By Pauline Anderson via Medscape
September 11, 2015
LAS VEGAS — More than a third of patients with chronic pain may have attention-deficit disorder (ADD), a small pilot study suggests.
The findings should encourage more doctors to have a high degree of suspicion of ADD in nonadherent patients with central pain, said author Forest Tennant, MD, Intractable Pain Management, West Covina, California.
“I think this is a nice new little advance in how to take care of people with pain.” He presented the findings here during PAINWeek 2015.
For the study, 45 consecutive patients with chronic pain attending a treatment clinic completed a 16-item questionnaire. The questions were directed at whether the patient had deficiencies in concentration, attention, distractibility, impulsivity, reading and retention, coordination, temper, and short-term memory.
A positive answer to five or more questions was considered to indicate the presence of ADD.
Results showed that 37.8% of the patients met these criteria for ADD.
Most patients with centralized pain have hyperarousal of the autonomic nervous system. “First off, they become deficient in catecholamine, which is one of the compounds that relieve pain,” explained Dr Tennant.
The pain causes a change in the sympathetic nervous system, which causes the ADD, he added. “So it puts you into this hyperactive state and at times it will also deplete dopamine both in the central nervous system and in the adrenal gland.”
The finding might help explain why some patients with pain have poor function in activities of daily living, said Dr Tennant.
“For years, I’ve seen the same kind of ADD in these patients that you see in children; they can’t remember half the time, they can’t concentrate,” he said. “It’s amazing how many of these patients actually quit reading or doing things, but they won’t tell you.”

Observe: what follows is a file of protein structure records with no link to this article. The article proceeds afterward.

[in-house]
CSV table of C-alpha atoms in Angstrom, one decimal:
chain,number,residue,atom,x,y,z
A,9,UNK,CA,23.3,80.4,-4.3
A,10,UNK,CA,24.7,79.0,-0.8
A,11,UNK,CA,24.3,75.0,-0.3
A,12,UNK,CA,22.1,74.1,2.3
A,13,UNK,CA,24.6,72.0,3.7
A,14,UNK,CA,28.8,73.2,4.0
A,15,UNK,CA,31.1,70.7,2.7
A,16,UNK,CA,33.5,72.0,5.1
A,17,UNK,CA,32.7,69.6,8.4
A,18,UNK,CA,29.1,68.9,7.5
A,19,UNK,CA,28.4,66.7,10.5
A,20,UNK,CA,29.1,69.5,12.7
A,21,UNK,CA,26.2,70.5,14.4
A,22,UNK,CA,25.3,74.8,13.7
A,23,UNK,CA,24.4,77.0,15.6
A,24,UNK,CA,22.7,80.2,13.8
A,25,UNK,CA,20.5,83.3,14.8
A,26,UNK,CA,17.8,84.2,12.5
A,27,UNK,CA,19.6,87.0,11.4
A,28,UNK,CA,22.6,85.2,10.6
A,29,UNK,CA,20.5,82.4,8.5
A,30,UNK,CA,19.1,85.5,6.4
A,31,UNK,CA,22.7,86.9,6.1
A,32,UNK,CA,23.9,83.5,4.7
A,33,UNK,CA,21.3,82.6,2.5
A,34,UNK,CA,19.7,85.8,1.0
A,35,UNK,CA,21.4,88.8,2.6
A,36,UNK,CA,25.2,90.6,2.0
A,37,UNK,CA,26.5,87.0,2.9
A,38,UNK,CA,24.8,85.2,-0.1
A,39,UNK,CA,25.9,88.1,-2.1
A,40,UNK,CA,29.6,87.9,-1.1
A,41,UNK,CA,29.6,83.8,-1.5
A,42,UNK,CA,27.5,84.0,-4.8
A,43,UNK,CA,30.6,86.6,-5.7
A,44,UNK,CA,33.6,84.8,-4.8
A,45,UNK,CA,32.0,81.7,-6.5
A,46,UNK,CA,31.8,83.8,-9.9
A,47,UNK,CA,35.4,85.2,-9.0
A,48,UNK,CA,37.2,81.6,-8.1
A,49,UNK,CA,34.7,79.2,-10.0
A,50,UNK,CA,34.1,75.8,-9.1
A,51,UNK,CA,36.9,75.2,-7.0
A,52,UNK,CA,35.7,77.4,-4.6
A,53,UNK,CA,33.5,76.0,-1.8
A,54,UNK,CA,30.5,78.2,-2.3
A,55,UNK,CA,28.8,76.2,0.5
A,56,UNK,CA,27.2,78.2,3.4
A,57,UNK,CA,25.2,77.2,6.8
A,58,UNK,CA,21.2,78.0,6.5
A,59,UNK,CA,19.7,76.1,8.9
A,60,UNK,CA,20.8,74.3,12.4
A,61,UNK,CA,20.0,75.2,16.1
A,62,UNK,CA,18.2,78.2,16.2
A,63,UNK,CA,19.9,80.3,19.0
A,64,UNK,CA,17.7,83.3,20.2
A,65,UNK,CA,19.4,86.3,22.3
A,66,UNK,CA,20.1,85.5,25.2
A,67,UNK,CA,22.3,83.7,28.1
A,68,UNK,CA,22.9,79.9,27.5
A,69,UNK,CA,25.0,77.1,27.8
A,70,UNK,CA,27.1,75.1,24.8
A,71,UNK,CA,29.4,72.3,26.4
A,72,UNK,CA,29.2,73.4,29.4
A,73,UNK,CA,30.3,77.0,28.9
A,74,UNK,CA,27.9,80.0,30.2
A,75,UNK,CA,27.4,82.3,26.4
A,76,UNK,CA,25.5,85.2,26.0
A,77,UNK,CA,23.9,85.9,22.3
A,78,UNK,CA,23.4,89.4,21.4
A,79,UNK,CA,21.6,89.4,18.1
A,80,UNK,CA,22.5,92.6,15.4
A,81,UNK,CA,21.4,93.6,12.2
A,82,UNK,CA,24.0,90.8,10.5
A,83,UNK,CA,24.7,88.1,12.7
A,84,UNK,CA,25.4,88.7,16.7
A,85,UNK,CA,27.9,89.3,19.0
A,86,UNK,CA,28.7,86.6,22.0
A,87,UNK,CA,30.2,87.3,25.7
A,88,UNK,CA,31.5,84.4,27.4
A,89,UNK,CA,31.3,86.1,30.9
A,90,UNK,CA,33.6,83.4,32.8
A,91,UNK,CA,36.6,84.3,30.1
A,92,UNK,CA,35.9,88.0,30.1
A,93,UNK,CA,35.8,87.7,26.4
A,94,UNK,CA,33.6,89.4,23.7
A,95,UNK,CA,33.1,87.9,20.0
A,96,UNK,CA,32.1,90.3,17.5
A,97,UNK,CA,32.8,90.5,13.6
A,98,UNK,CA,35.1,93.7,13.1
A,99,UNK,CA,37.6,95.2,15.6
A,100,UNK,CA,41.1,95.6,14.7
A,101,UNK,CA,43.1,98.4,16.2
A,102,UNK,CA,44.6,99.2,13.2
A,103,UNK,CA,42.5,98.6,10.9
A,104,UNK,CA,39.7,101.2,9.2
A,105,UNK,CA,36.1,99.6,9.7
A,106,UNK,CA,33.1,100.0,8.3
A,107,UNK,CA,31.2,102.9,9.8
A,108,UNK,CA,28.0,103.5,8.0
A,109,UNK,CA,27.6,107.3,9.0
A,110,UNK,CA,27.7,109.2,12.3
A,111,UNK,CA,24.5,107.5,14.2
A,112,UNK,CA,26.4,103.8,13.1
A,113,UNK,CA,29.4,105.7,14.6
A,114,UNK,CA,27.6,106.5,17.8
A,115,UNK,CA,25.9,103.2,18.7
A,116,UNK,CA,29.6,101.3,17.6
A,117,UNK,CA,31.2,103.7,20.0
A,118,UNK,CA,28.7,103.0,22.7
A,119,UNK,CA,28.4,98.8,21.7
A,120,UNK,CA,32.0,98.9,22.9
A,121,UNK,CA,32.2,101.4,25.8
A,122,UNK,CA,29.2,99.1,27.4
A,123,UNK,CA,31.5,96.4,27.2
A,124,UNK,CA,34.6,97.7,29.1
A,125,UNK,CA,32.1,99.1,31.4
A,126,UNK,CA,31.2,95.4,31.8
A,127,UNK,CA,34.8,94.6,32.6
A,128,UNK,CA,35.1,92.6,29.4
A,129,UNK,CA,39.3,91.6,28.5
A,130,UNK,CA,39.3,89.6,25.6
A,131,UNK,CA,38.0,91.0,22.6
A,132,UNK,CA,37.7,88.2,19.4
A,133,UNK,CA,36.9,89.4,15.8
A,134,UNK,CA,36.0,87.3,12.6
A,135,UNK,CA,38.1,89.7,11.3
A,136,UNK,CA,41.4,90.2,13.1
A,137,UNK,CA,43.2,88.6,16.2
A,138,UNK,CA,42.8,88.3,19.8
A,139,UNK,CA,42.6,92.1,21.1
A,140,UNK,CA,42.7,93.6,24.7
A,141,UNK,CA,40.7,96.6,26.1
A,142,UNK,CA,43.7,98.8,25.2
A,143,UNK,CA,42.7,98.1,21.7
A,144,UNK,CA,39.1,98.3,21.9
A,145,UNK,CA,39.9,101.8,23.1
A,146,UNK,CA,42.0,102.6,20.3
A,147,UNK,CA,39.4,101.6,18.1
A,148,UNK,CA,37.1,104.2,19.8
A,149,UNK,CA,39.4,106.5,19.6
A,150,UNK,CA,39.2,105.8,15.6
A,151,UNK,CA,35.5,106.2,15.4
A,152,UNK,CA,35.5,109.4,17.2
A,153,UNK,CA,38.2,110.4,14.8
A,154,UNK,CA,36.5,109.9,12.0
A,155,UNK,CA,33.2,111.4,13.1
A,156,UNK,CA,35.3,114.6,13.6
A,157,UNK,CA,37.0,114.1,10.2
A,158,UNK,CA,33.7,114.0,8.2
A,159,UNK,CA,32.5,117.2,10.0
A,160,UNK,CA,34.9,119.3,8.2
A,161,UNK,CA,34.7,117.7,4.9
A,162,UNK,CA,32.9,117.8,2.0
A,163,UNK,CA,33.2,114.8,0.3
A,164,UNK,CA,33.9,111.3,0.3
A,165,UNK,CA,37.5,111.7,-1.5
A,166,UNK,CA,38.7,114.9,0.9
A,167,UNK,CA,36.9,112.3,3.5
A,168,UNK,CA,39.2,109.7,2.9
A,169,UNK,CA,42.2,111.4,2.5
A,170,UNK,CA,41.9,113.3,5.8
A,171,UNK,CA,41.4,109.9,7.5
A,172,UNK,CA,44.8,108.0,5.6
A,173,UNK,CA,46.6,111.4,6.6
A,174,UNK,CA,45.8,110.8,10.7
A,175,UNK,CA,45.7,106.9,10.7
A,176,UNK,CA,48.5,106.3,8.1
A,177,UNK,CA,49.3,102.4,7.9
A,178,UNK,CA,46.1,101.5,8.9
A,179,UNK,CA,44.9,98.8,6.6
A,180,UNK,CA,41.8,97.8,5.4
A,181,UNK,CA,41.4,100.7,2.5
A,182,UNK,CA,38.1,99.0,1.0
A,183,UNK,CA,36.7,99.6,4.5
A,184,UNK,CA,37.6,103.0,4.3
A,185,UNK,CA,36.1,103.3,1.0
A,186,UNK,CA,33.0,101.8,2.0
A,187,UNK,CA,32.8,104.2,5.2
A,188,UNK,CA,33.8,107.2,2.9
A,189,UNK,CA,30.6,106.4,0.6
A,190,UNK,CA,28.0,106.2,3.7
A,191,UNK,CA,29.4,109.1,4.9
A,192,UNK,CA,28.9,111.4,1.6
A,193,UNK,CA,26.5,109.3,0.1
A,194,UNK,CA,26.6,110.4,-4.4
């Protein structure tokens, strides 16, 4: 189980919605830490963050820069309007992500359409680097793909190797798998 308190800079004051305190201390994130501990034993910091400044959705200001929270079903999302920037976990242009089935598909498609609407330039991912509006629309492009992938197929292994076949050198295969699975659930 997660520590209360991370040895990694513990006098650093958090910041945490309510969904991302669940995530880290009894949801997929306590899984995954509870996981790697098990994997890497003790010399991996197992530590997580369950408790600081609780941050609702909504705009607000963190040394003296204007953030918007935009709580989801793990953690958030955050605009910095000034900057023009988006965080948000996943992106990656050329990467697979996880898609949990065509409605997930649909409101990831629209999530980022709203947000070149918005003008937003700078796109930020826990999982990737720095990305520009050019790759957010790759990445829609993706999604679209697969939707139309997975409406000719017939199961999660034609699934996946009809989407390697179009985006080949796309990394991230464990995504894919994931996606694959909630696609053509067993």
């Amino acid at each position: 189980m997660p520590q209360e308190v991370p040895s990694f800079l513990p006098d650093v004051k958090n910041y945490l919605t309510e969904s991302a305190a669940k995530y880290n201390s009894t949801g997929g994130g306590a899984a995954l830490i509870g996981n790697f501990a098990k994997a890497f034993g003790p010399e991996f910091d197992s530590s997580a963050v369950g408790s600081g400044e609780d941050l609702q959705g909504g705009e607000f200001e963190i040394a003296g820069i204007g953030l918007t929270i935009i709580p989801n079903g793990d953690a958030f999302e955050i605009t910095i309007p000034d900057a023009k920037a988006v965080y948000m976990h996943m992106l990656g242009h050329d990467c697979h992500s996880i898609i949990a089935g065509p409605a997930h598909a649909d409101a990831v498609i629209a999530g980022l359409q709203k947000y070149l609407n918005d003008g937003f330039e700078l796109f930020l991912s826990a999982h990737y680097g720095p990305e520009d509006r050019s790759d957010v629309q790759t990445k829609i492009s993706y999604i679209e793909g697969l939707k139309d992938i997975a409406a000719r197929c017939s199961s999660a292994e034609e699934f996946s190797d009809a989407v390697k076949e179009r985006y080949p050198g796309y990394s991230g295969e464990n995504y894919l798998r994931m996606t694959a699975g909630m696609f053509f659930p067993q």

A big problem for patients with pain is adherence issues, said Dr Tennant. “They don’t do what you tell them; they walk out of there and don’t follow instructions, and part of that is ADD.”
But once they start taking drugs for ADD, such as methylphenidate (eg, Ritalin), “their pain gets better and they can remember and concentrate.”
Dr Tennant stressed that this applies only to patients with centralized pain, who have inflammation in the nervous system, not those with arthritis or neuropathic pain. “These are the patients who have constant pain, pain that never goes away.”
He noted that the connection between pain and ADD is not new. “Physicians back in 1895 at hospitals in London said that if you have severe pain patients who need morphine, they also need a stimulant.”
Commenting on the study for Medscape Medical News, Jack LeFrock, MD, a pain specialist at Above and Beyond Pain Management and Laser Center, Clearwater, Florida, said the finding “makes sense.”
“I agree with him; I think he’s right on,” he said.
In his own practice, a “high percentage” of patients have ADD and are anxious, he added.
Dr LeFrock said he’s keen to study the topic further.
PAINWeek 2015. Poster 133. Presented September 10, 2015.
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